Saturday, February 19, 2011

Diagnosis - Part 3

So at last our son was with us. The months of anguish had given way to the joy of a new birth. But this was far from normal. Instead of smiling friends and relatives bearing flowers and teddy bears before the proud parents taking their new child home we were left in a distant city watching our tiny son struggle for life through the walls of an incubator.

The good news was his heart seemed stable and the threat of early surgery was gone. But he was tiny, about 3 pounds. And there was no explanation.

His blood glucose levels had been taken soon after birth and were 1.9mmol/l (~34mg/dl). This was in the early morning. He had been given an extra boost of dextrose to get them up and then a slow rate of IV dextrose. His BGL came up to 5.0 (90). This was good, 4.30pm he was 14.1 (~250), by 6.50pm he was up to 18.6 (~330). By 9.30pm he was 21.3 (~380) and neonatal diabetes was mentioned for the first time. He was started on insulin and after peaking at 24.6 (~440) just before midnight he started to come down, reaching 7.7 (140) by 6am. Quite a ride for his first day in the world!

We were expecting to be dealing with a baby with a heart condition. Now we had a tiny baby with neonatal diabetes....and a heart condition. I also had to look after our other two tired, confused and excitable children in a strange city while Vicky recovered in the hospital. Looking back I wonder how we got through. At the time I wondered if we would.

All smiles from the big brothers

Over the next week Finlay struggled along, each day seeming to bring a new problem. His blood sugars swung wildly from hypos to the 20s (360 to 500+). In such a tiny baby a small bit of insulin makes a huge difference, getting the balance right was near impossible. He was growing, but only very slowly, his stools were fatty and colourless, suggesting he wasn't absorbing his food and his liver might not be working properly.

At six days old he had an ultrasound of his abdomen to see if his liver was ok. The good news was that his biliary tree (the plumbing that drains bile from the liver to the intestine) looked to be in working order but they told us he was missing his gall bladder! This hit us hard as we had gone from a child with a heart condition to one with diabetes as well and now we were being told there was a third issue. How much could one child take?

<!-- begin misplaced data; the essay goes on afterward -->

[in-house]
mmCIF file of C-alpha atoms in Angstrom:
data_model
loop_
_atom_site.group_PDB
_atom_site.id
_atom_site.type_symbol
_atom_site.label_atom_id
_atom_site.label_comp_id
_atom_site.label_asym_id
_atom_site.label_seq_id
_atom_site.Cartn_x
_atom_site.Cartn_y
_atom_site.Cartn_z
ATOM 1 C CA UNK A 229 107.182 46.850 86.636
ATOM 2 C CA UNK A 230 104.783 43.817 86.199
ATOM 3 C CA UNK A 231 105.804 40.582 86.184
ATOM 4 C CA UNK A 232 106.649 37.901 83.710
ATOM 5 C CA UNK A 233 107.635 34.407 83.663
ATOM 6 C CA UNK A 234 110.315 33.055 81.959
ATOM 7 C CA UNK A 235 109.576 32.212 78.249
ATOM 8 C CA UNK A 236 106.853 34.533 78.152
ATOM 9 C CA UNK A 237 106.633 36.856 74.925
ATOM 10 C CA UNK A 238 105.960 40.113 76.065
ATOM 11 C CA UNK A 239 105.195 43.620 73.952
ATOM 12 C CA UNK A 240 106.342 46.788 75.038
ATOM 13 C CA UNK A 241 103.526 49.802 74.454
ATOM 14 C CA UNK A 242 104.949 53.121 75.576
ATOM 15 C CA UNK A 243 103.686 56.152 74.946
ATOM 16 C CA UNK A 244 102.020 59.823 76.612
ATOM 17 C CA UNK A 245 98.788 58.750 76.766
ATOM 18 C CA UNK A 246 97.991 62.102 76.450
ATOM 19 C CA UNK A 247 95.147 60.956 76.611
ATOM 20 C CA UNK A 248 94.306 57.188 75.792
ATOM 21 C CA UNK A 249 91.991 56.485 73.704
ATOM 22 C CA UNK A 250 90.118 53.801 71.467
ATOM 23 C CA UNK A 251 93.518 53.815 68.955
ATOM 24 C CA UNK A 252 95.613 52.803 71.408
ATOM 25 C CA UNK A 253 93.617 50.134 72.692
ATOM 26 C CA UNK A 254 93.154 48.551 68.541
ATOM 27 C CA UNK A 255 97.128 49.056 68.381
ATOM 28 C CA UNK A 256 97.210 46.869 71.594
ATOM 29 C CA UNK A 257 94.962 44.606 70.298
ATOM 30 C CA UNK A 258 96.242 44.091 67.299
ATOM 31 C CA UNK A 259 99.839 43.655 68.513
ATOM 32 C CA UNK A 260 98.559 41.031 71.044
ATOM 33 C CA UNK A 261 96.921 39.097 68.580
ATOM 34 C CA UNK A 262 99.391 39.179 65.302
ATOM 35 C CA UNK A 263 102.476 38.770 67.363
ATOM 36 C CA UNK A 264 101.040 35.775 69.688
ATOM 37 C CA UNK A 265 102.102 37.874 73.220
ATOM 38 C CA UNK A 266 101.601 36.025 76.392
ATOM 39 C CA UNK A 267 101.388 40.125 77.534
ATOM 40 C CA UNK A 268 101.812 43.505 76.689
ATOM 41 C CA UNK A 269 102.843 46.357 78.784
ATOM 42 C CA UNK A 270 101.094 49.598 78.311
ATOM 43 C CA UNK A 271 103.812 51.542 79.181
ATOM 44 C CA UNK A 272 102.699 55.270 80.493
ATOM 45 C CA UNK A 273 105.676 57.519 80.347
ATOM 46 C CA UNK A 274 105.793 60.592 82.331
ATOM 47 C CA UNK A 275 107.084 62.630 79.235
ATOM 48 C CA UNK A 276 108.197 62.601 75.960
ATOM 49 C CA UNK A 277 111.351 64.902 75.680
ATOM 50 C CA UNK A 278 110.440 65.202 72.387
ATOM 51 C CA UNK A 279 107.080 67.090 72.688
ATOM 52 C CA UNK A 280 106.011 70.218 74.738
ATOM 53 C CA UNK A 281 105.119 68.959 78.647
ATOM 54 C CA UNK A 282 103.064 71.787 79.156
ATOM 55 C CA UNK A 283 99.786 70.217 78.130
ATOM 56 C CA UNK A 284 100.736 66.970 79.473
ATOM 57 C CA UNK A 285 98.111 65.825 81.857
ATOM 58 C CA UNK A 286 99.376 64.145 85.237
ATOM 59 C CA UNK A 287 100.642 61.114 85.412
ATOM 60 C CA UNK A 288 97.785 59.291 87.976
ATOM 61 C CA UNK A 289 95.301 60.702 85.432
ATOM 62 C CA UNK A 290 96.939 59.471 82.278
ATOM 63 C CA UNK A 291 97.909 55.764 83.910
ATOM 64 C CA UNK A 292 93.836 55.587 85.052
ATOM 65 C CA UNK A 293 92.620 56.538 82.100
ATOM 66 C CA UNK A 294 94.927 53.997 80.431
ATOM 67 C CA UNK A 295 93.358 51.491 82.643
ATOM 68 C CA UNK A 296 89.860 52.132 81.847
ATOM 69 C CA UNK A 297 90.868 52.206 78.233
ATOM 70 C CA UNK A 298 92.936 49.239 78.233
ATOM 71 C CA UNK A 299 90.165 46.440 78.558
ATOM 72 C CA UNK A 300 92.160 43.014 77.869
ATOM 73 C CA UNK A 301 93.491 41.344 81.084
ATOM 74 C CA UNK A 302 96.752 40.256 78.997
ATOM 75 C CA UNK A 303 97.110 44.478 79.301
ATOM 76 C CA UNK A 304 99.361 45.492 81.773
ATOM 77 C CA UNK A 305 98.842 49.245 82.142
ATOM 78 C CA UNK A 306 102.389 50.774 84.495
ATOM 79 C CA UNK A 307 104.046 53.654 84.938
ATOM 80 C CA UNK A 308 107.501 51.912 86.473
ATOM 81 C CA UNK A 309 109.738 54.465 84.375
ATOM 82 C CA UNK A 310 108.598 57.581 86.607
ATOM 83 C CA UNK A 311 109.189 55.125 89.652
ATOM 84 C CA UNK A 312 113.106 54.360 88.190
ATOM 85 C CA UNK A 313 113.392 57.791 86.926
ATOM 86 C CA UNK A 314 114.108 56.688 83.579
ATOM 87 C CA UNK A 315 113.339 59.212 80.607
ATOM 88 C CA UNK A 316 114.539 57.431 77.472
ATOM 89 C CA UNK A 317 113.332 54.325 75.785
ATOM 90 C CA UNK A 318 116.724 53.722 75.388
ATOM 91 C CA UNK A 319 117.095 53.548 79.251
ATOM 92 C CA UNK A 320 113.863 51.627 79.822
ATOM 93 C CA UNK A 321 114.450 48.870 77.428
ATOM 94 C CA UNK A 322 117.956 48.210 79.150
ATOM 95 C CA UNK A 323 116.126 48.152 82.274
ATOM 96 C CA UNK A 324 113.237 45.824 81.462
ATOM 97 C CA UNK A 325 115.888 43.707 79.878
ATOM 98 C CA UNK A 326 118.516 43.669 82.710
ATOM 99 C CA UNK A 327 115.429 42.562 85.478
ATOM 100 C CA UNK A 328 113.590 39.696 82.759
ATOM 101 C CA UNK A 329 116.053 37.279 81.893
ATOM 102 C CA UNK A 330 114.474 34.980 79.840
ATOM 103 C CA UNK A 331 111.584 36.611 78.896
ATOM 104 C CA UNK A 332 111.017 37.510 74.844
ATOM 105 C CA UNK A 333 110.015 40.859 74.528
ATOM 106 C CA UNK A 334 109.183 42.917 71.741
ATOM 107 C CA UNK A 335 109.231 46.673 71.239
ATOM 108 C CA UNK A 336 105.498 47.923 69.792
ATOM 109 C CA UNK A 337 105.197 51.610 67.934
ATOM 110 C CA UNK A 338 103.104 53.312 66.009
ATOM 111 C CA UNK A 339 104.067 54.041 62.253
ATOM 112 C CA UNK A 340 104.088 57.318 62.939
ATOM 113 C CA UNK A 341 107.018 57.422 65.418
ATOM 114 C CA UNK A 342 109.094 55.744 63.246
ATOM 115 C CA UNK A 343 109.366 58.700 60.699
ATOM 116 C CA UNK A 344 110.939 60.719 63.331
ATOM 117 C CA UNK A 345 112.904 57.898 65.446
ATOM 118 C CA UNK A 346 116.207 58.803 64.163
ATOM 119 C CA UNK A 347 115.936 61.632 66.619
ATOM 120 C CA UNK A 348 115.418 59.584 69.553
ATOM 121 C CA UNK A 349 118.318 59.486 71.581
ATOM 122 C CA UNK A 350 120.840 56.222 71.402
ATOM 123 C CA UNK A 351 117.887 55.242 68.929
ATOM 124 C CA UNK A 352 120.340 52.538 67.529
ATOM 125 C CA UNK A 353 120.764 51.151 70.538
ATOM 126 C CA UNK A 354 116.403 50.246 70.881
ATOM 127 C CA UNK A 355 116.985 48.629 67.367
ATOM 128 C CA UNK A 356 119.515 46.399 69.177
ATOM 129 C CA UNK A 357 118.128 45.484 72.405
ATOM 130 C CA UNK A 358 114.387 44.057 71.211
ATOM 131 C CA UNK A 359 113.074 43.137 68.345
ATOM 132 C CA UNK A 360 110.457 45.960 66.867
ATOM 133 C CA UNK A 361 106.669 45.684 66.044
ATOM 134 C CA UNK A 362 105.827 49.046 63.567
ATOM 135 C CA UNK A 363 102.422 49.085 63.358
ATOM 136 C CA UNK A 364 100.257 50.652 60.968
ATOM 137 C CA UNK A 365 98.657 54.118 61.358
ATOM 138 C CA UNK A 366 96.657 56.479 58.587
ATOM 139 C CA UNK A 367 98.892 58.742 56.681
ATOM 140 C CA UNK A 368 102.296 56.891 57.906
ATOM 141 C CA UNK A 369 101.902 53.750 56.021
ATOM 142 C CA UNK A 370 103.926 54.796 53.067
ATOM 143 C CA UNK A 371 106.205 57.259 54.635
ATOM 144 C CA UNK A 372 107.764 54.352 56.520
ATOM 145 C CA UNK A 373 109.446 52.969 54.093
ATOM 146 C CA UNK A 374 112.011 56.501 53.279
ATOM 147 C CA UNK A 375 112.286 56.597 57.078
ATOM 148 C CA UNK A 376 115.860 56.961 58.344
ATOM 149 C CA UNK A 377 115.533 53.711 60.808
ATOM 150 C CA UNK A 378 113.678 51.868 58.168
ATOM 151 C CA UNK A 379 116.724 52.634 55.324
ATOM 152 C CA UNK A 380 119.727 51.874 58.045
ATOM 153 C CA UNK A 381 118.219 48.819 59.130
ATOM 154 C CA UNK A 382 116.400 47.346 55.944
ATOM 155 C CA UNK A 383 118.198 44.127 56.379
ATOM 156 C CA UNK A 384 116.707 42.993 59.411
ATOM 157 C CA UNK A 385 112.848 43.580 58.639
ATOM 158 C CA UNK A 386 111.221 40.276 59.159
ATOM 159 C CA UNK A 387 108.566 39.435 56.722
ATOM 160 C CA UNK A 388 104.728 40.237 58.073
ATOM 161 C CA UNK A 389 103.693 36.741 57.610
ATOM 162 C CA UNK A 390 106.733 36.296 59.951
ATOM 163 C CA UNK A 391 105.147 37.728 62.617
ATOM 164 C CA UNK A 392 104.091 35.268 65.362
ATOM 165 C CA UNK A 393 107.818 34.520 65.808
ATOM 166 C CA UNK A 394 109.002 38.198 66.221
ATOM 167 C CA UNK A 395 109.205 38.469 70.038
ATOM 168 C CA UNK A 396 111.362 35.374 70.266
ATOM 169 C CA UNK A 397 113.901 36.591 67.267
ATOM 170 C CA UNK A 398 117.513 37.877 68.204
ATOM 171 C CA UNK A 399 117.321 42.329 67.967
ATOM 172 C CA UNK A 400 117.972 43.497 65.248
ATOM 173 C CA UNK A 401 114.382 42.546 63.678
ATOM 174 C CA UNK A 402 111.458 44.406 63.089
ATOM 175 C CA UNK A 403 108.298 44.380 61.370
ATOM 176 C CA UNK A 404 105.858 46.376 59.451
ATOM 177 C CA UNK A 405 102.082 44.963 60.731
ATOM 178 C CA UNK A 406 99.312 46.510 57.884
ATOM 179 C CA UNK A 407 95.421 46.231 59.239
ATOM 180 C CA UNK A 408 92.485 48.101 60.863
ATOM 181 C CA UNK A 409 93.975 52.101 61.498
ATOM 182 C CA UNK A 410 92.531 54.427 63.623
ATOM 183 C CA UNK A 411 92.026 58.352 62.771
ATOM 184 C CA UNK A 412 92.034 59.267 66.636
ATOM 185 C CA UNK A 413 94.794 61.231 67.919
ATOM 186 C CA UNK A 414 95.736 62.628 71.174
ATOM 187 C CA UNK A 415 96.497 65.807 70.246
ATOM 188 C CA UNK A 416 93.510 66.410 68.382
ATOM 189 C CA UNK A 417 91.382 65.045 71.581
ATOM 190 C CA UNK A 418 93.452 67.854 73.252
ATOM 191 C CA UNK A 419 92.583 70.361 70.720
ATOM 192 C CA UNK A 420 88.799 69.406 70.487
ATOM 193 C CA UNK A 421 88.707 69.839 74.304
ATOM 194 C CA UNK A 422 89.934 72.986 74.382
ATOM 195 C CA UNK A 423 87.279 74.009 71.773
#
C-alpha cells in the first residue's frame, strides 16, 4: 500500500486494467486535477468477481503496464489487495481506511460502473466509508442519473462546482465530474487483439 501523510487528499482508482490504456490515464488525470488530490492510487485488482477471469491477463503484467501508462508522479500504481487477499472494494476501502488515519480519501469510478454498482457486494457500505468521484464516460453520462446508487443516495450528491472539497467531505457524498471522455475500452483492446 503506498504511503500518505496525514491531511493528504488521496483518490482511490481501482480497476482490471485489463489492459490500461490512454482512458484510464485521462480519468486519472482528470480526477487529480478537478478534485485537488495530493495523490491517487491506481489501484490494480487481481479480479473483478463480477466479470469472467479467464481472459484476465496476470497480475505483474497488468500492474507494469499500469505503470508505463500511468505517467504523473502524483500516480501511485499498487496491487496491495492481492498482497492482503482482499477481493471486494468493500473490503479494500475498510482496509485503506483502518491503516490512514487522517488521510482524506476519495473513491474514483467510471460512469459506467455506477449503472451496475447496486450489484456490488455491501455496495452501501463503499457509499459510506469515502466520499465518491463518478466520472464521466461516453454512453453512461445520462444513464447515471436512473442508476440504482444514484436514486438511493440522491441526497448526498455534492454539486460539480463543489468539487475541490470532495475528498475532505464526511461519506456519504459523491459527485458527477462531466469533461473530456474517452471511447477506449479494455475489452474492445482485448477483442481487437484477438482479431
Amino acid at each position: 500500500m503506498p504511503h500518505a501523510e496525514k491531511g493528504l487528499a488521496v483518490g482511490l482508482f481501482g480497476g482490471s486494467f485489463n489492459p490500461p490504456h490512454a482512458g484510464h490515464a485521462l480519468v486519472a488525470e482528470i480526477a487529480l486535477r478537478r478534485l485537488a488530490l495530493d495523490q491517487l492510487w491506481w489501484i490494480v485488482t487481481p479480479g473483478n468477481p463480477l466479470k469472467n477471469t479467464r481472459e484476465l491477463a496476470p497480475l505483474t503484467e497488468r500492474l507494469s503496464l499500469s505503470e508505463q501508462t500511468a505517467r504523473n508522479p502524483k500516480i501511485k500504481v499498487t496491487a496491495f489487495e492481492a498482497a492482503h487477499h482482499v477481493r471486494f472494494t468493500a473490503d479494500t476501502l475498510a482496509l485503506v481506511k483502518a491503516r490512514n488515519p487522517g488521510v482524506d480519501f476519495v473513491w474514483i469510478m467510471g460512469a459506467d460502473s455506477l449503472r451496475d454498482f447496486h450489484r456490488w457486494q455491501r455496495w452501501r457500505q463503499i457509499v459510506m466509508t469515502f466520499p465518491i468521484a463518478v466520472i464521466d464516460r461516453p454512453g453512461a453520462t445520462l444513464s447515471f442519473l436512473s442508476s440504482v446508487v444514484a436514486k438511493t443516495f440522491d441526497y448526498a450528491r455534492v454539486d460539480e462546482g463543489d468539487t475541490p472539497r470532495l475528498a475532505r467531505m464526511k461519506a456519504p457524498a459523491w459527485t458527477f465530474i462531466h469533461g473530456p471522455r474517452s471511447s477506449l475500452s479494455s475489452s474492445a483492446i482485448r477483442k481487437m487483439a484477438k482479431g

And there was still no real explanation for his inability to digest his food properly.

On day eight we were given a reason. The pancreas is responsible for producing insulin. It is also responsible for enzymes that digest food in the intestine. The fact that he was diabetic and wasn't digesting his food suggested that perhaps is pancreas was missing too!!

This was my lowest point. Our son had multiple heart defects and we were being told he was now missing two other organs. How could he survive? All I could think was the next meeting we would be sat down and told to prepare to say goodbye. We went back to where we were staying with our other two boys, trying to be as normal for them as we could. I can't remember much of that night but I doubt I slept much.

The next day we were ushered into a room with the neonatologist that had been looking after Finlay. "This was it" I thought. He sat us down and explained that he'd searched the medical literature. In his understated words Finlay "isn't on the first page of the textbooks". He then gave us a paper he had found in an obscure German journal. It detailed the story of a German girl born with an almost identical diagnosis to our son. No pancreas, no gall bladder, serious heart defects. At the time the paper was written this girl was 2.5yo. Still alive!!!

All of a sudden we had gone from desperation to hope. This little girl had given us more than we had dared hope for.

The paper also had a review of all the cases they could find of children born without a pancreas. There were 14 dating back nearly 40 years. Sadly most had died but it was clear that the more recent cases had a much greater chance of surviving. The doctors told us the first 6 weeks would be critical but if we could get past that there was every chance he would be ok.

First he needed an MRI to see if they could find any pancreas. To keep him still this required his first general anaesthetic at 9 days old. Several hours, and one collapsed lobe on his right lung, later they had failed to find any pancreas. So we had our diagnosis. At last we could get on top of his treatment rather than just chasing his symptoms. He was given pancreatic enzyme supplements with his feeds and, at 10 days old and weighing just 1.53kg, became one of the youngest and smallest children to go on an insulin pump.

Credit must go to the staff at the neonatal unit at Auckland hospital. None of them had ever seen an insulin pump before and suddenly they were responsible for using one to keep a critically ill baby alive. The suppliers put together a step-by-step guide for it and on it went. No practice runs with saline, just straight into his thigh and pumping away. We were all learning: nurses, parents, endocrinologists, neonatologists.

In all he spent 8 weeks in neonatal intensive care: 6 weeks in Auckland and 2 more once we were transferred home to Christchurch. Then on June 1st, 2008 we finally brought our third son home.
Finlay with his new pump

Sunday, February 13, 2011

Diagnosis - Part 2